Dwayne Brown
Headquarters, Washington Dec. 17, 2001
(Phone: 202/358-1726)

RELEASE: 01-245


A recent NASA study that showed astronauts who have

spent more time in space are more likely to have cataracts will pave the way for developing new techniques to protect space travelers.

A research team led by Dr. Francis A. Cucinotta of the Radiation Health Office at NASA's Johnson Space Center in Houston studied 48 cataract cases in current and retired astronauts. The team discovered a significant increase in cataracts for those who had higher "lens doses" from space radiation. They also found those exposed to higher amounts of space radiation got cataracts at a younger age than astronauts who received lower dosages.

The team linked the increased incidence of cataracts to the presence of heavy-ion radiation in space -- outside Earth's protective atmosphere. The study suggests that long-duration space station crewmembers are at higher risk for cataracts than space shuttle astronauts. In the past, space shuttle crewmembers spent less time in space and often in lower inclinations where Earth's magnetic field offers some protection from radiation.

NASA is developing countermeasures to further protect space travelers. These include reducing exposure to ultraviolet (UV) radiation from sunlight, use of selective UV-blocking eyewear, adding shielding on the International Space Station, and conducting research to investigate the effectiveness of anti-oxidants like vitamins C and E and beta-carotene in slowing the progression of age-related and radiation-induced cataracts.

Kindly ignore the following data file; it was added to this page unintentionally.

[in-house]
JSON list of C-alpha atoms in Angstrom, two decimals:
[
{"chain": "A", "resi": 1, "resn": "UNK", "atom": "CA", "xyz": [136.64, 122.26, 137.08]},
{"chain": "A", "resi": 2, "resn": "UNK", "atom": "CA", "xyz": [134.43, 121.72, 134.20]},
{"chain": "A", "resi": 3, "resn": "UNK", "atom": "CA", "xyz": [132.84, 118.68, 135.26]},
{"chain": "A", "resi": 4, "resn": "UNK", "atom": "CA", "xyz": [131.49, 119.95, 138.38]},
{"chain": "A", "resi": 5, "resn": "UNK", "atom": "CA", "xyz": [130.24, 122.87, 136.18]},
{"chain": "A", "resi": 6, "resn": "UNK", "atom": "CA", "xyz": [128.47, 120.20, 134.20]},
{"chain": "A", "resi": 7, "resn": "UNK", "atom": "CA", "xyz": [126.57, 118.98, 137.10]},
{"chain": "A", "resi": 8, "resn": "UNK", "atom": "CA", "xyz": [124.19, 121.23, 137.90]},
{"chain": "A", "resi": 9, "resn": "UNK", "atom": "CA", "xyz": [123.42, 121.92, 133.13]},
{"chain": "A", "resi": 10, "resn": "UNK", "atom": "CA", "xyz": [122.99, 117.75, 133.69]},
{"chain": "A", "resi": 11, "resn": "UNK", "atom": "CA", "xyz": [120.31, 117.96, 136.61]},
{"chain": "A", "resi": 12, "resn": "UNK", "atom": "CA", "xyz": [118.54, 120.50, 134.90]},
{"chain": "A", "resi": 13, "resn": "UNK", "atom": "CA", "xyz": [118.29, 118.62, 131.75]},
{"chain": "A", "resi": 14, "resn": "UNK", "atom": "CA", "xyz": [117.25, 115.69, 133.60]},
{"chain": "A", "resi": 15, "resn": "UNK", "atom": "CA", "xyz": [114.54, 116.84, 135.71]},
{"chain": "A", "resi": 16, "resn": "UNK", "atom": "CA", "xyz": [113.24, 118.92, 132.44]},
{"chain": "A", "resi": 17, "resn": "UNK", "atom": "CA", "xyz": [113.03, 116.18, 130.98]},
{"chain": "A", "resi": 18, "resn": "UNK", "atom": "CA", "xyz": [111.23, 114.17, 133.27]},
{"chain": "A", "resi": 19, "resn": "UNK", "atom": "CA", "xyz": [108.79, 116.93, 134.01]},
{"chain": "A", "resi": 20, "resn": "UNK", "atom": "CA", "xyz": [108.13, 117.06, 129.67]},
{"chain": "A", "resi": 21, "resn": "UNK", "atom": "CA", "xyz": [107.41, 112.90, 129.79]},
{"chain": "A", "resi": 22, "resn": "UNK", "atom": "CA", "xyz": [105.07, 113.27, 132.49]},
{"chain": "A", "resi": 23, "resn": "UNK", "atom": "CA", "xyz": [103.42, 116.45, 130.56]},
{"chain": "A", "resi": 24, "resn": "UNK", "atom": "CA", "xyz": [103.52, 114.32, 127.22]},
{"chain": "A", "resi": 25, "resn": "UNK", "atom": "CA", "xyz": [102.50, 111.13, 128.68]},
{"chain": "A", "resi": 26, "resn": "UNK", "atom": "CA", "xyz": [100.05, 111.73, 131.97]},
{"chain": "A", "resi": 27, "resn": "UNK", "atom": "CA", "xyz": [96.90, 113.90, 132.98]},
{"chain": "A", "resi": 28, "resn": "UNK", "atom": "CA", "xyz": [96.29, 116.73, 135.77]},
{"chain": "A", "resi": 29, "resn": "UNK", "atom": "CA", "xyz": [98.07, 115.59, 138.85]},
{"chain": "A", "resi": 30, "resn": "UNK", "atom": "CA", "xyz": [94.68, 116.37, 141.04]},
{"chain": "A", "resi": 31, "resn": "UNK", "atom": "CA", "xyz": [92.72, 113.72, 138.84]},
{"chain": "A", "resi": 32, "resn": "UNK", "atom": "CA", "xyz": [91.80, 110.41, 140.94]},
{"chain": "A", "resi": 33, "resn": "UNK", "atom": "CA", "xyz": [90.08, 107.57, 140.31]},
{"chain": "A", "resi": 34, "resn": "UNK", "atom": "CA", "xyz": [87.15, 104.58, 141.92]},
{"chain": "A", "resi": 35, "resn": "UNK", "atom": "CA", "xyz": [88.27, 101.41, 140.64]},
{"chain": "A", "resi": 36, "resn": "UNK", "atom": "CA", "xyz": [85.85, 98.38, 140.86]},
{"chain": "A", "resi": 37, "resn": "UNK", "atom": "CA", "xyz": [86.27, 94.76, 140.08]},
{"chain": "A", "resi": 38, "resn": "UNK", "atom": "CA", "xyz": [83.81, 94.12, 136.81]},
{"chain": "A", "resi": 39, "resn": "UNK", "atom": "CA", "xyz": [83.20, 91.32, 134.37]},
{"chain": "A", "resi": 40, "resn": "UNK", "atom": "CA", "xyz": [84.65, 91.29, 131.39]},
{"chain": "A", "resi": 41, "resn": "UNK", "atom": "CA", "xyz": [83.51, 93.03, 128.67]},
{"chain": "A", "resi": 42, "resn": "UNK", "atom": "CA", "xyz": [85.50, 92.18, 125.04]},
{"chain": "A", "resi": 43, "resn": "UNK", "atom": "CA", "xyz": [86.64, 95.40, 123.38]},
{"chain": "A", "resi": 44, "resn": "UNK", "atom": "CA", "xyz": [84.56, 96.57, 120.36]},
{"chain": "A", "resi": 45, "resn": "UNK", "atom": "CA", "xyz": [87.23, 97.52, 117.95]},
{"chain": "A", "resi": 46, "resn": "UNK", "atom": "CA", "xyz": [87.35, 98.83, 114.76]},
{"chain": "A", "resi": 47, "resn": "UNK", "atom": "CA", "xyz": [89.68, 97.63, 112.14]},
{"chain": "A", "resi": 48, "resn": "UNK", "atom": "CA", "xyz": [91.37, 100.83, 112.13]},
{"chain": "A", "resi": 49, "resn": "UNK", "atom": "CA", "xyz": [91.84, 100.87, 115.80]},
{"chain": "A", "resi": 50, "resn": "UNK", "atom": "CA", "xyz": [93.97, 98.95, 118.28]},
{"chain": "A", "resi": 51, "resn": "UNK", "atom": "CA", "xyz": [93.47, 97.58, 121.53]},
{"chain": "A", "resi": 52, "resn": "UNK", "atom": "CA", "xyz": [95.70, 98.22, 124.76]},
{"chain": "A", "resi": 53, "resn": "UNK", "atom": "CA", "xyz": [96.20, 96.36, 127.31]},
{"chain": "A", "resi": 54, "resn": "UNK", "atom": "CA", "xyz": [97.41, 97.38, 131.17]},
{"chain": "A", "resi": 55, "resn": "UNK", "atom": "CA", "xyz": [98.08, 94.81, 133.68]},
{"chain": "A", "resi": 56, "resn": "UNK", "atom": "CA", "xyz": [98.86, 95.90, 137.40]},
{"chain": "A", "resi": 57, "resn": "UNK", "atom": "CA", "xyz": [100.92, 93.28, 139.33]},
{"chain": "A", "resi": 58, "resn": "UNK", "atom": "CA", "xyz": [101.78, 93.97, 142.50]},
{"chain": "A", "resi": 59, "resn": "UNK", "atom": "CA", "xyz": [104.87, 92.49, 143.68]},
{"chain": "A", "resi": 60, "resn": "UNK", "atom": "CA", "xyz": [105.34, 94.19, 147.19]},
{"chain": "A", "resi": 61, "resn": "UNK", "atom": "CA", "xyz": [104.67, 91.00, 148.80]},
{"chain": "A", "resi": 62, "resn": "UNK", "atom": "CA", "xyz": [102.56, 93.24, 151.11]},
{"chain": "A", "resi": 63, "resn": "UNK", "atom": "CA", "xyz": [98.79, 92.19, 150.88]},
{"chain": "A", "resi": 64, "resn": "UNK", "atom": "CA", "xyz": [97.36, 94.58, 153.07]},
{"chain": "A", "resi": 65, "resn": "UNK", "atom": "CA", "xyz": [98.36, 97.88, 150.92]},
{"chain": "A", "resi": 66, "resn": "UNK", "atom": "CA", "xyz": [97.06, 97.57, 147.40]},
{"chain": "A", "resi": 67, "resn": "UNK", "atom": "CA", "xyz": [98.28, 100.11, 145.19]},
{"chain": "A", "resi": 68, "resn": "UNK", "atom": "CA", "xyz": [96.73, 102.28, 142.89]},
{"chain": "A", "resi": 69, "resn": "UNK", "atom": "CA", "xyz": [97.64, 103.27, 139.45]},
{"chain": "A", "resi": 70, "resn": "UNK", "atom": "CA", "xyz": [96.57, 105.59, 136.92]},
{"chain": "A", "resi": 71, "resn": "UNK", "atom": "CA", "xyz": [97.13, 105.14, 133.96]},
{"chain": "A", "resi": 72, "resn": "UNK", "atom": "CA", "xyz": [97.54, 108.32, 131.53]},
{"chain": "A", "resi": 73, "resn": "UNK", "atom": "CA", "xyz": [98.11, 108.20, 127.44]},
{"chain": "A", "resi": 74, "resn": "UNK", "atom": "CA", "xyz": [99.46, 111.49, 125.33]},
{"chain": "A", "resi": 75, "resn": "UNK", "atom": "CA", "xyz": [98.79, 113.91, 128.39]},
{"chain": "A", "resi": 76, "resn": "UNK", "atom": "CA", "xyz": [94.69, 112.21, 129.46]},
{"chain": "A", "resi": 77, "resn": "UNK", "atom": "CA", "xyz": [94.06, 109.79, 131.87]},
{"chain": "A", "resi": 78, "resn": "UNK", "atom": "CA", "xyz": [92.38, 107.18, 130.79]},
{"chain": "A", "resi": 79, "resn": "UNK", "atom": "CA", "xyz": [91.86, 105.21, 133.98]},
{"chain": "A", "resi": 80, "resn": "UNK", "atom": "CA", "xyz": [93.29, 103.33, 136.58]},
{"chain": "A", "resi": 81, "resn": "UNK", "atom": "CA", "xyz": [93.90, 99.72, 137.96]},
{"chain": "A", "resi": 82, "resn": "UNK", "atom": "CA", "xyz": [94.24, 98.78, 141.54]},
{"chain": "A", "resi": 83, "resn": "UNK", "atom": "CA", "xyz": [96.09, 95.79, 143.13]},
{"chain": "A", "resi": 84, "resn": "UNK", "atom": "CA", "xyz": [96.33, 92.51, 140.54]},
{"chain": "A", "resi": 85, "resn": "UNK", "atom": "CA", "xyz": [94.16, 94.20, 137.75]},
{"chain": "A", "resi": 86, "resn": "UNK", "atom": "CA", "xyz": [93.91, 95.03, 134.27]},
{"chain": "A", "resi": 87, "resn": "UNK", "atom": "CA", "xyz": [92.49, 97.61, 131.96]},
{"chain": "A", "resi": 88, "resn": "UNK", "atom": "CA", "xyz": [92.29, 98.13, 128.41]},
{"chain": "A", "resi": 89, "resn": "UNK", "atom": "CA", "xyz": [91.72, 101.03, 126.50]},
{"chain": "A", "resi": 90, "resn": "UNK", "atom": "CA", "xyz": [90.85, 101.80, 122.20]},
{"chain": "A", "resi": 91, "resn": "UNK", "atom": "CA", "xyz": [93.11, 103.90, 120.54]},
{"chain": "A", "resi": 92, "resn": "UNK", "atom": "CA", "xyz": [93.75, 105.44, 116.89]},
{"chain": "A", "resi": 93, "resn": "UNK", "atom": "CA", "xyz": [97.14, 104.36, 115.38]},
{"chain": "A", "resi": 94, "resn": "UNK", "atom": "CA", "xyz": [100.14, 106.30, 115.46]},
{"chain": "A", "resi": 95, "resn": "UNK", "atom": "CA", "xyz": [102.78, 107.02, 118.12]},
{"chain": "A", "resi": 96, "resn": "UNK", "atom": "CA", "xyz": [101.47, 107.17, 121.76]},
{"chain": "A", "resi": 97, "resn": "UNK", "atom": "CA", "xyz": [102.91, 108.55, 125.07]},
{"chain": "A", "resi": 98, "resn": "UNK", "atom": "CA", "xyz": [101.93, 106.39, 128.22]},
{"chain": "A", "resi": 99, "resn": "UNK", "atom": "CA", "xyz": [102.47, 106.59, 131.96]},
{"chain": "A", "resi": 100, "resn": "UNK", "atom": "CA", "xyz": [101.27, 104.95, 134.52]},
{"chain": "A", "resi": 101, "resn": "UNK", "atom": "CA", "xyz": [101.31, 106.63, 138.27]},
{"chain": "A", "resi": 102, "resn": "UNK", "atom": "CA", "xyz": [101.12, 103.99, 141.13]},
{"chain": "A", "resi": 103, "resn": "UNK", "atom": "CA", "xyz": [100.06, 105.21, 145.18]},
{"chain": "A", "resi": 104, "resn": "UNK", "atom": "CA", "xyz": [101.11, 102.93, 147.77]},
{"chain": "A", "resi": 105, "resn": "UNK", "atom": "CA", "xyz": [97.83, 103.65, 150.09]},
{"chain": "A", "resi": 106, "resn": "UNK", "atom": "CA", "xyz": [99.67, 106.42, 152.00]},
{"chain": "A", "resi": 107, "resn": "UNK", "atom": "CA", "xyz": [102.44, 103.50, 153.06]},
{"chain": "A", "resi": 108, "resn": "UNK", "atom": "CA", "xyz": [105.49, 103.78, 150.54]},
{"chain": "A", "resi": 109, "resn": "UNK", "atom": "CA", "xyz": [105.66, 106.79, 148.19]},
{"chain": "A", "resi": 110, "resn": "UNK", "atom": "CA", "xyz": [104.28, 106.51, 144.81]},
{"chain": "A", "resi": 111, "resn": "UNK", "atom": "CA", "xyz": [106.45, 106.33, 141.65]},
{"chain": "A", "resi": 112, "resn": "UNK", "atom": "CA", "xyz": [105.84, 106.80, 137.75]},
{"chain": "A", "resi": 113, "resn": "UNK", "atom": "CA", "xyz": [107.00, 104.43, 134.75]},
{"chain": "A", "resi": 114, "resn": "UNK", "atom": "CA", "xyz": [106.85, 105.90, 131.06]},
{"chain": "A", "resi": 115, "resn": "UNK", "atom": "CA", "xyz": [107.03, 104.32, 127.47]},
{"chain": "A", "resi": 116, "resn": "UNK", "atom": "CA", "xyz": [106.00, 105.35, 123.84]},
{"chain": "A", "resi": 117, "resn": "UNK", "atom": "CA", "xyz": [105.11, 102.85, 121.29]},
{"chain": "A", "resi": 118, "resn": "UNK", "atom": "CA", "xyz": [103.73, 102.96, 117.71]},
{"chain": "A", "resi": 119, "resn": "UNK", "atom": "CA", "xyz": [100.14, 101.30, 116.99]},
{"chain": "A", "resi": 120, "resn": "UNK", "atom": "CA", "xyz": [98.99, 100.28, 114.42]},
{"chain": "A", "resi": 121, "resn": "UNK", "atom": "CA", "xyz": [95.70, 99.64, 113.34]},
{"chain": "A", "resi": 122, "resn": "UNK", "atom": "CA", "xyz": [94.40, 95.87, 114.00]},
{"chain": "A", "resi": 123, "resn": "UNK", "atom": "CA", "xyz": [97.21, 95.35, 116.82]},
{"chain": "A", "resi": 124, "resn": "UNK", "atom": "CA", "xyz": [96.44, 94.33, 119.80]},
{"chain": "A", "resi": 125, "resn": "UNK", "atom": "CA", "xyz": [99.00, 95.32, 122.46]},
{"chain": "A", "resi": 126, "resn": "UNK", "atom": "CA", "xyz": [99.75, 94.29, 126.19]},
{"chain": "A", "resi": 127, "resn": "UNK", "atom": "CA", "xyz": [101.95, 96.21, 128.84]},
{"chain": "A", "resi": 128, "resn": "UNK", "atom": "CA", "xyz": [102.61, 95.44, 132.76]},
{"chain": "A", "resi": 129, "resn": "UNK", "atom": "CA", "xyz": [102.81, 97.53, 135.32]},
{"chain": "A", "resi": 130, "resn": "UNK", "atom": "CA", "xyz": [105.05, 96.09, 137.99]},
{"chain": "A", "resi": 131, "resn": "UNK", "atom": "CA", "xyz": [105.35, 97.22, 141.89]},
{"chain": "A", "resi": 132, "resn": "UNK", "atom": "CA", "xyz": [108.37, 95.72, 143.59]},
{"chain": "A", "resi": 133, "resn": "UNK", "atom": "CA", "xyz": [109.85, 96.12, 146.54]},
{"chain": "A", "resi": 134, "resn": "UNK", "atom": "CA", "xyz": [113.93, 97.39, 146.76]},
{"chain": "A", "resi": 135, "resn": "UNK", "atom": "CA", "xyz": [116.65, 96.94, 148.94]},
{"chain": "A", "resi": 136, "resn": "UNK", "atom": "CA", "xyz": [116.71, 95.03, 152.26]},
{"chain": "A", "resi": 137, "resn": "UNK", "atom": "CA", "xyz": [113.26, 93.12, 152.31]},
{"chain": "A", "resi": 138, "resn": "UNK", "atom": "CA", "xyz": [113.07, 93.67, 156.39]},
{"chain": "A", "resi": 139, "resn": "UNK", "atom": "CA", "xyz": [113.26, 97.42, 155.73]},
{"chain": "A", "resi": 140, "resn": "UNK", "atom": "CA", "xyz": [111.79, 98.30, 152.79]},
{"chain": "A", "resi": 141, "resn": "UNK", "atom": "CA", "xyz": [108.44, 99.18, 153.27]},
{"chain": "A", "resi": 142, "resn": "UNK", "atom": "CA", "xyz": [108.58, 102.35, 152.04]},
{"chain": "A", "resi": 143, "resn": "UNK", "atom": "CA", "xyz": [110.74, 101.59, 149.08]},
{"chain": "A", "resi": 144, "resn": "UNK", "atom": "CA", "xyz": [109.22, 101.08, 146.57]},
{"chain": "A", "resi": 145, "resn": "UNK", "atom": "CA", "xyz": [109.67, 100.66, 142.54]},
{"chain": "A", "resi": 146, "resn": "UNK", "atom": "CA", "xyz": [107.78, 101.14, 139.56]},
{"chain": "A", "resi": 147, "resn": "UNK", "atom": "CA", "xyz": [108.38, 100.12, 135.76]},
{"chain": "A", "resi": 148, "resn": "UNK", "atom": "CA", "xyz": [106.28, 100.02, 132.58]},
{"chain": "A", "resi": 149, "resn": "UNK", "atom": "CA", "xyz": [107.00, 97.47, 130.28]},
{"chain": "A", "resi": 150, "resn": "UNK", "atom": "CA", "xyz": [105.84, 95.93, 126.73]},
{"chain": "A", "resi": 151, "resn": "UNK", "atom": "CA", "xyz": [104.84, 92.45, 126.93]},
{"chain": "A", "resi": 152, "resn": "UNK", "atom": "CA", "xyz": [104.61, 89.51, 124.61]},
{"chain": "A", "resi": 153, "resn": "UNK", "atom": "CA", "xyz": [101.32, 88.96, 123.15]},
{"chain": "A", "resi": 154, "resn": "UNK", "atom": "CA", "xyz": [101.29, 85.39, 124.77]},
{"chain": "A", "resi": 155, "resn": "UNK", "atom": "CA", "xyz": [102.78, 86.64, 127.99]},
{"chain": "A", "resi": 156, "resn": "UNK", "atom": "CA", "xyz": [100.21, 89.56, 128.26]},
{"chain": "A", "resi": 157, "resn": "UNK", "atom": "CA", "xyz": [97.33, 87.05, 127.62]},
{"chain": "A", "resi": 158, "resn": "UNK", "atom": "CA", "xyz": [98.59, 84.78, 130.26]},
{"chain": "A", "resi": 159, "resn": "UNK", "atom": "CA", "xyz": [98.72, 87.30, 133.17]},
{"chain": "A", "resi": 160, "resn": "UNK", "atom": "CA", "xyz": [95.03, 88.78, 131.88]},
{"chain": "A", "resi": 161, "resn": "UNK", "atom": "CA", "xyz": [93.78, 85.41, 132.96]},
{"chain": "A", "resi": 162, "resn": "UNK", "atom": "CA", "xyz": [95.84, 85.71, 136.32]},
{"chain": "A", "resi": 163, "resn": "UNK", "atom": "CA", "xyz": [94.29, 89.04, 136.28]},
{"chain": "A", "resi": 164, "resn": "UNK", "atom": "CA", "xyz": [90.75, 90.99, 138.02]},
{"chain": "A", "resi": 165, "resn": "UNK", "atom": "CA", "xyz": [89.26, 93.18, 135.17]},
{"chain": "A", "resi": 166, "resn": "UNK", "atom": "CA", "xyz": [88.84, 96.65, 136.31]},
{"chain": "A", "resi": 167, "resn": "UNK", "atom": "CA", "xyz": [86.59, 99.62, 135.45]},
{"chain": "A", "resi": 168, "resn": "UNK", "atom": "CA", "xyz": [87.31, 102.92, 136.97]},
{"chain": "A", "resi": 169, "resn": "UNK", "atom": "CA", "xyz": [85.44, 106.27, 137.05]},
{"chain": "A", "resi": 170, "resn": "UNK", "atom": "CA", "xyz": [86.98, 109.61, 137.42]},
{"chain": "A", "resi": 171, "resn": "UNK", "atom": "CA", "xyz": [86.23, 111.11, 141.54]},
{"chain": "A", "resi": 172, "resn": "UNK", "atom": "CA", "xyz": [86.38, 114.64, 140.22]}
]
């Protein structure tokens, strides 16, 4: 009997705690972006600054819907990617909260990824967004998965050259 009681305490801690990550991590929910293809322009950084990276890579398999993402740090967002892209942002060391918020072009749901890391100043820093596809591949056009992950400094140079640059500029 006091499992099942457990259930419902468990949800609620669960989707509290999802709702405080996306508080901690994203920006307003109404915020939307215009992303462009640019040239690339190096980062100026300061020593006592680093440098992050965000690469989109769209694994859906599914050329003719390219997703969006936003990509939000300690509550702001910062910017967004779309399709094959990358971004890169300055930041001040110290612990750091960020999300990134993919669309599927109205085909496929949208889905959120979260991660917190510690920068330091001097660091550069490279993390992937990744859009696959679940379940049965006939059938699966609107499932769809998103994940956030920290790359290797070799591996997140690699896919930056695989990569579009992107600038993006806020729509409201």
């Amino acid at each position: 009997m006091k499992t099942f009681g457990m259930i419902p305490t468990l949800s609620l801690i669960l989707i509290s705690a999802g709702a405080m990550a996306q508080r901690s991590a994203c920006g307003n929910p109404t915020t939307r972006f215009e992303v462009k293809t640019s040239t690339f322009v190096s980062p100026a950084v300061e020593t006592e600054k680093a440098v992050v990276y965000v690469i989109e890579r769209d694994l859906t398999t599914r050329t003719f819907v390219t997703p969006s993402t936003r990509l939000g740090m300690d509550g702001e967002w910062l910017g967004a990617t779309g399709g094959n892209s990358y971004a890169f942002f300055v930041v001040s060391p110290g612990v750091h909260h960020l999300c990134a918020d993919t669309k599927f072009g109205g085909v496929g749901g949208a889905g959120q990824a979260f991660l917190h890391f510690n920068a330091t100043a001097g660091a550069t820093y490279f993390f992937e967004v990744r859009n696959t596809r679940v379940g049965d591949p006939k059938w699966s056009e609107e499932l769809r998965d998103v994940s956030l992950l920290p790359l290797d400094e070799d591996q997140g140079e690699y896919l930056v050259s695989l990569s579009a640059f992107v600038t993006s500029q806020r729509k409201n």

Research studies on cataracts and the effectiveness of anti- oxidants will be performed by NASA-funded investigators at Brookhaven National Laboratory in Upton, N.Y., where particle accelerators can reproduce the high-energy heavy ions that occur in space.

NASA already is improving the space station's existing radiation shielding, especially in the living areas like the sleeping quarters and the galley where astronauts spend most of their time. Materials with high hydrogen-content like polyethylene have been shown to reduce radiation. NASA also actively monitors space radiation levels so astronauts can move to the best-shielded locations if radiation levels increase because of solar disturbances.

In addition, NASA follows standard radiation-protection practices recommended by the U.S. National Academy of Sciences Space Science Board and the U.S. National Council on Radiation Protection and Measurements to determine acceptable levels of risk for astronauts.

To help protect astronauts' health, NASA is improving the astronaut optometric exam to include digital imaging and analysis of the crystalline lens of the eye. This will allow NASA to better understand the different types of cataracts occurring in astronauts and their progression from mild to more severe.

This current study was not able to determine whether astronauts as a group are more susceptible to cataracts than other people, since good vision and health are two criteria for astronaut selection. However, NASA is reviewing a proposal to perform a follow-on study that would compare astronauts to a group of people with similar characteristics who have not participated in space missions. Results from this study should be available in three to five years.

The results of the study, Space Radiation and Cataracts in Astronauts, by F. A. Cucinotta, F. K. Manuel, J. Jones, G. Iszard, J. Murray, B. Djojonegoro and M. Wear, have been published in the November 2001 issue of the journal Radiation Research. An abstract of the study is available on the Internet at:



This article comes from Science Blog. Copyright 2004

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